I got this article from one of my classmates Amanda Yacovelli via Twitter from Zite! This particular article was written by Aja Romano titled, “Apparently, these guys don’t want women to write science fiction” found on The Daily Dot.

It came up as a conversation on a science-fiction forum. That forum revealed a section of a community that’s teaming with indignation about recent attempts to make the genre more progressive. Towards the end of the debate a group of “highly influential writers” spent a couple days lamenting the rise of increasingly vocal women and minorities in their community.  Apparently it was told the guys who said these things forgot that what they wrote is public. Tumblr

is one of the social networks that is displaying the conversation, which turned out to be more sexest than about the topic itself.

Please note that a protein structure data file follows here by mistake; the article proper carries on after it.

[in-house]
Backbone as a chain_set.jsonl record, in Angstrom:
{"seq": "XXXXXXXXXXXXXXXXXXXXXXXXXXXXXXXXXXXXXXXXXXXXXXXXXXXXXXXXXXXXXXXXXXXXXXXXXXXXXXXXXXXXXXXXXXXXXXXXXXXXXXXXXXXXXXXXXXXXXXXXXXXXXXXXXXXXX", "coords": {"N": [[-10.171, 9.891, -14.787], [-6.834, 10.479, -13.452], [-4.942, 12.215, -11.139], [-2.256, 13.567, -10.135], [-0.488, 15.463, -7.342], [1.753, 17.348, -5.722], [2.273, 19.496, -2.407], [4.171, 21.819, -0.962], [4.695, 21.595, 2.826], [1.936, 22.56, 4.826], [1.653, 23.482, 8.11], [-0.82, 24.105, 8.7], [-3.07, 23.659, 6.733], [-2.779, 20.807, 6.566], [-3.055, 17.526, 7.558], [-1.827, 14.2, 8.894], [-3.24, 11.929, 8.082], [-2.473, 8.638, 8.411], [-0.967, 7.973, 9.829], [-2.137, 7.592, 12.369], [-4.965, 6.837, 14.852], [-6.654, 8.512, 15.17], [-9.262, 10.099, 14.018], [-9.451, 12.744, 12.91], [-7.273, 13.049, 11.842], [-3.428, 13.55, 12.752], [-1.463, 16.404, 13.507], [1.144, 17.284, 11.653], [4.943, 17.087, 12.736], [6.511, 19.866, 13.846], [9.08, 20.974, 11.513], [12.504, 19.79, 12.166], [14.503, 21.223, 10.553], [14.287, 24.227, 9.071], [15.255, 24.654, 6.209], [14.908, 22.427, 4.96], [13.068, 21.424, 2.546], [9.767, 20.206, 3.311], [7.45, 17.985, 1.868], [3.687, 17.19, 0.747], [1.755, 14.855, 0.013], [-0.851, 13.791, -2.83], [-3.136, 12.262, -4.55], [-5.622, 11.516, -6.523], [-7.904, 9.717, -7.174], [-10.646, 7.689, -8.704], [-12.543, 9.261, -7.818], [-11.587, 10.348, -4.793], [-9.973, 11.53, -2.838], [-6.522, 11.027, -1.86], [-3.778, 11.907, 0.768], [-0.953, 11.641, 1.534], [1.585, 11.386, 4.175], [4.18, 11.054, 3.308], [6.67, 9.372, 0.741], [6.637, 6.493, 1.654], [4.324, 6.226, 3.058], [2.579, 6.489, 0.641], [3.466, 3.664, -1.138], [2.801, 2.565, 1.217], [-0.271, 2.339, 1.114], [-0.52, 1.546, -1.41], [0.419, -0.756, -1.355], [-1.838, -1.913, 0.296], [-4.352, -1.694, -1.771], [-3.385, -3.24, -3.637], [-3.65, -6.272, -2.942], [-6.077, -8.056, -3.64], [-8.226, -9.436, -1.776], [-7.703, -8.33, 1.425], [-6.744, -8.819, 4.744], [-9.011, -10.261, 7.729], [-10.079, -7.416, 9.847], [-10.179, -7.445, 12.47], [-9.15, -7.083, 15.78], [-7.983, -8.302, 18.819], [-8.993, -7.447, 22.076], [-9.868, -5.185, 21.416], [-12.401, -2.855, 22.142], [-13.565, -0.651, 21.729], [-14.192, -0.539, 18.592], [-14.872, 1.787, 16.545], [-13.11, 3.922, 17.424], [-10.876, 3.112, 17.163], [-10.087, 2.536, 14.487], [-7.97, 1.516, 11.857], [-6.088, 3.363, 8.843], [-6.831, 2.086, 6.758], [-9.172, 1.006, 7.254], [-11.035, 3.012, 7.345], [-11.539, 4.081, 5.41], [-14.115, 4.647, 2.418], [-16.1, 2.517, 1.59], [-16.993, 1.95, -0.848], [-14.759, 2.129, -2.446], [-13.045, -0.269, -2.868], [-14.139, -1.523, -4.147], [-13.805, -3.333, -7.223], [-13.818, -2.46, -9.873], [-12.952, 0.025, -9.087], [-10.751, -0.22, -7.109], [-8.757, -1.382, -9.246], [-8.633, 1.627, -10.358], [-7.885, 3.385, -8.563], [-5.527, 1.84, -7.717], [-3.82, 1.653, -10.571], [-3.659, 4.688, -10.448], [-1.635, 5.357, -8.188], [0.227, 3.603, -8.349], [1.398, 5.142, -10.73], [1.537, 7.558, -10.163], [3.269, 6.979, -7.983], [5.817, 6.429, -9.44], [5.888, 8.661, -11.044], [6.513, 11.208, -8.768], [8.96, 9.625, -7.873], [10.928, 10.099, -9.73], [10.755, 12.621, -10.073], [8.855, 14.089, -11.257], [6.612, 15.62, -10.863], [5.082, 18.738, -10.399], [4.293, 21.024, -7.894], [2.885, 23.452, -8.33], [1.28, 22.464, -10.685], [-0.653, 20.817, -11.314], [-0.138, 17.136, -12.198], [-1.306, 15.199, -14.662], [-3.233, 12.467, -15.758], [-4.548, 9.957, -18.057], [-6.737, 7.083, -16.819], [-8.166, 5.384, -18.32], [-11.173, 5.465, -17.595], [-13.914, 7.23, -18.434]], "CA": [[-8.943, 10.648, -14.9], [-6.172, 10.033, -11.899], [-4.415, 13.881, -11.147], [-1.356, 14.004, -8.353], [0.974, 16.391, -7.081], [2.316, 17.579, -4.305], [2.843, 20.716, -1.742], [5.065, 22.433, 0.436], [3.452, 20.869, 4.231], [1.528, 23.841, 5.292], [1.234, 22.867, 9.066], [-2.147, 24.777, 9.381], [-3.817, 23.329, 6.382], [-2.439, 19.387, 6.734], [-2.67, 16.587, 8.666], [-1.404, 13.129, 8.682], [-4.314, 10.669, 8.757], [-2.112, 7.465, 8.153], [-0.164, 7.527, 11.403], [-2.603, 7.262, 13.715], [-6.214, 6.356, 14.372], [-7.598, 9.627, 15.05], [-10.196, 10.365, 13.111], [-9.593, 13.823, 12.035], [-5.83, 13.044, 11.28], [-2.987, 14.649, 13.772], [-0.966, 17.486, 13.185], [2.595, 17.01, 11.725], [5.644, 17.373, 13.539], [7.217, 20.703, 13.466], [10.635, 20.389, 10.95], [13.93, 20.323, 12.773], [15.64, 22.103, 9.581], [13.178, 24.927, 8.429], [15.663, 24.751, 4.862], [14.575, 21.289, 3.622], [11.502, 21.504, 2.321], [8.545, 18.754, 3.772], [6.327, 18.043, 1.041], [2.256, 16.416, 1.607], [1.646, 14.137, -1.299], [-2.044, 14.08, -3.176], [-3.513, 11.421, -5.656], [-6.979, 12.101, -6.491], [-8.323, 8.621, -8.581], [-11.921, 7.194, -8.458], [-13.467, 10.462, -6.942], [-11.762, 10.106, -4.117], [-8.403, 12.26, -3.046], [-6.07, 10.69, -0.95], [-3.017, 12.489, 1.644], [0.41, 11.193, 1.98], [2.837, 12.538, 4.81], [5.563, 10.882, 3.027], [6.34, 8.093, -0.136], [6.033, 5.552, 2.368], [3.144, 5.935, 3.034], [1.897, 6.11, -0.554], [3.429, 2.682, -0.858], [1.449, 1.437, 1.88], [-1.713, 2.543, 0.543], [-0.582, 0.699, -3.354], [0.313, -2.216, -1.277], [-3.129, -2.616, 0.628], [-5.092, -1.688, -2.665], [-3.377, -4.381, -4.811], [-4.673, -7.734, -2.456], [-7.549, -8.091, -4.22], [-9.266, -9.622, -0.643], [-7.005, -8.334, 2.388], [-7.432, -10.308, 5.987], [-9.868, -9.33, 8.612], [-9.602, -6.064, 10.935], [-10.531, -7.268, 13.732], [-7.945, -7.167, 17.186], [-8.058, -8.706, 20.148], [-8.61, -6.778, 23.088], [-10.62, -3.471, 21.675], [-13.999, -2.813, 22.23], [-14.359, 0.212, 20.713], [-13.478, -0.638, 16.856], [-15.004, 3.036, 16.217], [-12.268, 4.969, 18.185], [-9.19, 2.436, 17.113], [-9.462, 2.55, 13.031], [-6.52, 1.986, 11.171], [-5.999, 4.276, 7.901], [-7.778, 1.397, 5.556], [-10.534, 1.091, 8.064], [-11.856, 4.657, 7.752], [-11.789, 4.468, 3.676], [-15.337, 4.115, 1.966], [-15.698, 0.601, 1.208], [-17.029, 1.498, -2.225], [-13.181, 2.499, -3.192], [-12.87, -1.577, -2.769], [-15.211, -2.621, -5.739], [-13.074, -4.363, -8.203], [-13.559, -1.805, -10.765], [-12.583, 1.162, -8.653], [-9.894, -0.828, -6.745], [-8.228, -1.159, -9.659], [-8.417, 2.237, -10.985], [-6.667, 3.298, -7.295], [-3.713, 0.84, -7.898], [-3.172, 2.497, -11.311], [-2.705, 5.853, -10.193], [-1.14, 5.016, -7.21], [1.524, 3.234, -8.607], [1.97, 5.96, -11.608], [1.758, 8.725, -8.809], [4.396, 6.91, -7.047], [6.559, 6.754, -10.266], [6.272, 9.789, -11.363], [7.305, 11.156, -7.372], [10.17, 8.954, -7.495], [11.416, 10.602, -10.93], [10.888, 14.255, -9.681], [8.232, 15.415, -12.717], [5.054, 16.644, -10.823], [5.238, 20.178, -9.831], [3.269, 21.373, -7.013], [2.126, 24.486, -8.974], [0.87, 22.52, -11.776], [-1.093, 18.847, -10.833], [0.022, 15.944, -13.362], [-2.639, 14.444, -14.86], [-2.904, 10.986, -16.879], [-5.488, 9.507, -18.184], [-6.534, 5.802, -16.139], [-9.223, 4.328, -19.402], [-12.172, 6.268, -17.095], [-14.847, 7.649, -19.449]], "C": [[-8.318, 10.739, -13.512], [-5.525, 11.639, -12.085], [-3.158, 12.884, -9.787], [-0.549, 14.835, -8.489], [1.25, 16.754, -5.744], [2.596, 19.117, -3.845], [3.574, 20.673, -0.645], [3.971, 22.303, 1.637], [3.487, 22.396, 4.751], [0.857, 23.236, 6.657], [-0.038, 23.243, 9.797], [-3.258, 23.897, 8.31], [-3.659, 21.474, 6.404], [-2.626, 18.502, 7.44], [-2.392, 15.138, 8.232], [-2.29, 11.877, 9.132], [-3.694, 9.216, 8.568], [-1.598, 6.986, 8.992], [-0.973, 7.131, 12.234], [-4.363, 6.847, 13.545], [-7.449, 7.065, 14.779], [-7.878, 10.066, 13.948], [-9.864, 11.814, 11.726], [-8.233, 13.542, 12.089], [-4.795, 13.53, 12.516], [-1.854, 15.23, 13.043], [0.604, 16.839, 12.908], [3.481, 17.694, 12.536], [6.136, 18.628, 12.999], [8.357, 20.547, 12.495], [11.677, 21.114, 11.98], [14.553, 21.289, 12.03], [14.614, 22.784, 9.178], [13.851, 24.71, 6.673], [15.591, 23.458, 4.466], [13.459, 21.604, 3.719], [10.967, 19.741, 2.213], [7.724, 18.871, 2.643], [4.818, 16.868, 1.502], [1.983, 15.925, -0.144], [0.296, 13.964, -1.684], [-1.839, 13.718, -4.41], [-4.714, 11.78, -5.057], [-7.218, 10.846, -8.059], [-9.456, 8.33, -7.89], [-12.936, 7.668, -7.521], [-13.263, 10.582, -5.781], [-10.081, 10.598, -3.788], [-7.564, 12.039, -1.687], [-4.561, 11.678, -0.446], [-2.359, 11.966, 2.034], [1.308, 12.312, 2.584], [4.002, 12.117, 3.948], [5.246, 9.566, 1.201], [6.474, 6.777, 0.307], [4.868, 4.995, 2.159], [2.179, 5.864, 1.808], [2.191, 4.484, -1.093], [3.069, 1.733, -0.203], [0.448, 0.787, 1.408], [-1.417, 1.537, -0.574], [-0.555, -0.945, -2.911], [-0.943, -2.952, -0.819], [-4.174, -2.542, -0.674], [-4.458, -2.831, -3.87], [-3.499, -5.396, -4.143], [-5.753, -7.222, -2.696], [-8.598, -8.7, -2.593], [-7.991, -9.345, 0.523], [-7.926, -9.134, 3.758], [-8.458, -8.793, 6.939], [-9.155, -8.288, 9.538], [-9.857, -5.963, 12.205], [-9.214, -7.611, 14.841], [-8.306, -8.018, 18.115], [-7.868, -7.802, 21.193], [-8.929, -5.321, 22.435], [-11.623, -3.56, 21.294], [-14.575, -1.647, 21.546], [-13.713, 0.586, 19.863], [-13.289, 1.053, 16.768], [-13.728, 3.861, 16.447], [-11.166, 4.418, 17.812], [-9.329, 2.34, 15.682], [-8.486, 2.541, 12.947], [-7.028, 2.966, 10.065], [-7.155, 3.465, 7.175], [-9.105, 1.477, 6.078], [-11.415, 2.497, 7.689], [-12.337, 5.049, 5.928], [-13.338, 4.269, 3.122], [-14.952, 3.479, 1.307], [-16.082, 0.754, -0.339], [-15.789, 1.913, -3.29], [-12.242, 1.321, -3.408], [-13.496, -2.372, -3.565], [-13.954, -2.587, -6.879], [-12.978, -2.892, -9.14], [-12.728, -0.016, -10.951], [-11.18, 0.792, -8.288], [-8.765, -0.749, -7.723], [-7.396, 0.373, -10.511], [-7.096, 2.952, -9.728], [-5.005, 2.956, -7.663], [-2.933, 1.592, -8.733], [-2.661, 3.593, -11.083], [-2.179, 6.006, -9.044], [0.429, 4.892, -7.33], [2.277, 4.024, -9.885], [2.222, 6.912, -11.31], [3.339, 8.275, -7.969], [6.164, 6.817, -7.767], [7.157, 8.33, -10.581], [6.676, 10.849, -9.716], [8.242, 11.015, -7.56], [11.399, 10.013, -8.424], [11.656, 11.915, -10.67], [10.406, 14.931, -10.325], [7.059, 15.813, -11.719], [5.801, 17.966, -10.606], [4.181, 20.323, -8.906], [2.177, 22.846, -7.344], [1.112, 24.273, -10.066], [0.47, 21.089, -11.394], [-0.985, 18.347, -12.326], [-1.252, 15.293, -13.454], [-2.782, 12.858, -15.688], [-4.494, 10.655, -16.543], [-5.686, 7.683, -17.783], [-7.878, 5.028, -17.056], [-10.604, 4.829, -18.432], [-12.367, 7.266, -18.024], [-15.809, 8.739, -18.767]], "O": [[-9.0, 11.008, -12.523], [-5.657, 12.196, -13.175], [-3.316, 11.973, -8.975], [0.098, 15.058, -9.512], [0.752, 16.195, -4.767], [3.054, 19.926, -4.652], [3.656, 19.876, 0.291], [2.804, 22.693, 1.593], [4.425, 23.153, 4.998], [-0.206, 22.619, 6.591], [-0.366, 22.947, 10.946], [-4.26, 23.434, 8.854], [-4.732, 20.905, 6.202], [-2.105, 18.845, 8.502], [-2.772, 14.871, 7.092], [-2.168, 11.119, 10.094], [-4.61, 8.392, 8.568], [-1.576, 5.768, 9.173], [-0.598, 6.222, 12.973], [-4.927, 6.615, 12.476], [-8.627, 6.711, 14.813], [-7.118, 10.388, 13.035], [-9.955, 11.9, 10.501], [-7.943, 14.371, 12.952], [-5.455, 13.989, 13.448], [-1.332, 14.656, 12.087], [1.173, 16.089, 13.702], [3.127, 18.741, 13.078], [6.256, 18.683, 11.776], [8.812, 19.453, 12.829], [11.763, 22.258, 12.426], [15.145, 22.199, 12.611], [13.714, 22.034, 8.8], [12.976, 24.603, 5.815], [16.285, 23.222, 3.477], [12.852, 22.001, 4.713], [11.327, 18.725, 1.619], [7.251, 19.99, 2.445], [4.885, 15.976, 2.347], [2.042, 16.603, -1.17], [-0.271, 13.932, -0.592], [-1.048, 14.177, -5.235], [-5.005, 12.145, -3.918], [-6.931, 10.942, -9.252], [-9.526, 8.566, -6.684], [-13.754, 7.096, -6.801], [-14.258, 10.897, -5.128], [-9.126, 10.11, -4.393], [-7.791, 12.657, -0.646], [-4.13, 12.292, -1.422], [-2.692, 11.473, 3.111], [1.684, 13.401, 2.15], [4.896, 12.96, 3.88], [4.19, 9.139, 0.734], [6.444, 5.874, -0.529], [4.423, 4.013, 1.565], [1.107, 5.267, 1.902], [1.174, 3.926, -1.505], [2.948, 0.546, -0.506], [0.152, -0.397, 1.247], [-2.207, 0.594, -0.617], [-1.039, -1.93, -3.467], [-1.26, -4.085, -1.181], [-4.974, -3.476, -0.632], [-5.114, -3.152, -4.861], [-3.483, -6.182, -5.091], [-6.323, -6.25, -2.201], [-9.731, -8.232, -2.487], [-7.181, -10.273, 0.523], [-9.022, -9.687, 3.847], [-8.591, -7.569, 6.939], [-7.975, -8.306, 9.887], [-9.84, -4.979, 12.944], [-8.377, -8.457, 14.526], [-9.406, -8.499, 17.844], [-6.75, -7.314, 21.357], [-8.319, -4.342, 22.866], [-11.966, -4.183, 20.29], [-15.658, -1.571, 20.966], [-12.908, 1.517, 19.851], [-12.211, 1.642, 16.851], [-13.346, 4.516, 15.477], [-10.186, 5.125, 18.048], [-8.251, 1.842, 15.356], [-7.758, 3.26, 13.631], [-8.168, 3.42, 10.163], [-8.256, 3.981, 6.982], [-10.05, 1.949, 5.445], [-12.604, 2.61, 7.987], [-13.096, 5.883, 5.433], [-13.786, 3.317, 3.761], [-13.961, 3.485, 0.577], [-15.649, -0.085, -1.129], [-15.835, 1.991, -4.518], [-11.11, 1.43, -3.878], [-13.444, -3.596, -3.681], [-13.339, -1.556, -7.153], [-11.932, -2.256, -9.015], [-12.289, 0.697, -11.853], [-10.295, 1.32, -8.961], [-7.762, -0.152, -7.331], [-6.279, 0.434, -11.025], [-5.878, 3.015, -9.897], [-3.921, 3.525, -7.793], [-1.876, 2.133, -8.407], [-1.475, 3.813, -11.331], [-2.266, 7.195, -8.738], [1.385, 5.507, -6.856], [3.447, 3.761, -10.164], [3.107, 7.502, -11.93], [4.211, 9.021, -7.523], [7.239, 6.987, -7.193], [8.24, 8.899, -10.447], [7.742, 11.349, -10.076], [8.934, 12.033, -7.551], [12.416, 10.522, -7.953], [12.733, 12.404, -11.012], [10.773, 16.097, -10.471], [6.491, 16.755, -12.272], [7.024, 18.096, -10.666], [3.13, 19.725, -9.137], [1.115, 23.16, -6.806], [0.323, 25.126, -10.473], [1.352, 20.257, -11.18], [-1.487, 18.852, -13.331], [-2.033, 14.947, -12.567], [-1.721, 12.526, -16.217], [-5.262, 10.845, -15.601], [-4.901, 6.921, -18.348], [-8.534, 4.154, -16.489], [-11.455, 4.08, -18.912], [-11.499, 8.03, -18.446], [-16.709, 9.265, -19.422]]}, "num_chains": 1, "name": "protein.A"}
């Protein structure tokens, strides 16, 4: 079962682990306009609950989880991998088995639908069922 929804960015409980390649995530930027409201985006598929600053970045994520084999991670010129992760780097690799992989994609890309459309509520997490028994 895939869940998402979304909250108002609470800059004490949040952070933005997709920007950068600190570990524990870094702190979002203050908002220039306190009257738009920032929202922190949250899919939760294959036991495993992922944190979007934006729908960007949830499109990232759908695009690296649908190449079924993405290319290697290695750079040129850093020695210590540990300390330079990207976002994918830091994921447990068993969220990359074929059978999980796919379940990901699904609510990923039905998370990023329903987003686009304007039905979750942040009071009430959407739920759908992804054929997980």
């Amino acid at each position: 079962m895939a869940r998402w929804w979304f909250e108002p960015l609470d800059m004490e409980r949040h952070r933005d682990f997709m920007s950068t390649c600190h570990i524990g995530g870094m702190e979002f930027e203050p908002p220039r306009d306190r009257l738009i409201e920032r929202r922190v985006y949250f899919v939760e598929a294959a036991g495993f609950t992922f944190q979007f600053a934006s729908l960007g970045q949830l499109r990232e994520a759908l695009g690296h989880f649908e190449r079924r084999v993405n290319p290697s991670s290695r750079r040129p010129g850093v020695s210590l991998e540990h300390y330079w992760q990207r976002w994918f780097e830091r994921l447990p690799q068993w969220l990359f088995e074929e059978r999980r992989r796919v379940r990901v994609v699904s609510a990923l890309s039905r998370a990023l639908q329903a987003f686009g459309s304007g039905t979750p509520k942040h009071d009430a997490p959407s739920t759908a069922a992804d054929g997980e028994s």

The article states:

“Among the participants who are displeased at the recent influx of diversity in their community is award-winning author Raymond Feist, who eyerolled at “fugheads determined to use the organization to further their own agenda.”

Another participant, Sean P. Fodera, ranted about writer Mary Robinette Kowal, painting her feminism as hypocrisy. Why? Because she sometimes takes full-body photographs and wears dresses with low necklines, apparently.”

convo 1

The article states that last year the editor of the Science Fiction and Fantasy Writers of America (SFWA) newsletter resigned over widespread allegations of sexism. From a systemic lack of diversity to major uphill battles of women and writers of color as a representation of the sci-fi publishing industry. After reading this I must say I’m applaud. How much longer do people of color or women have to put up with stuff like this? Do they not know how it makes them feel?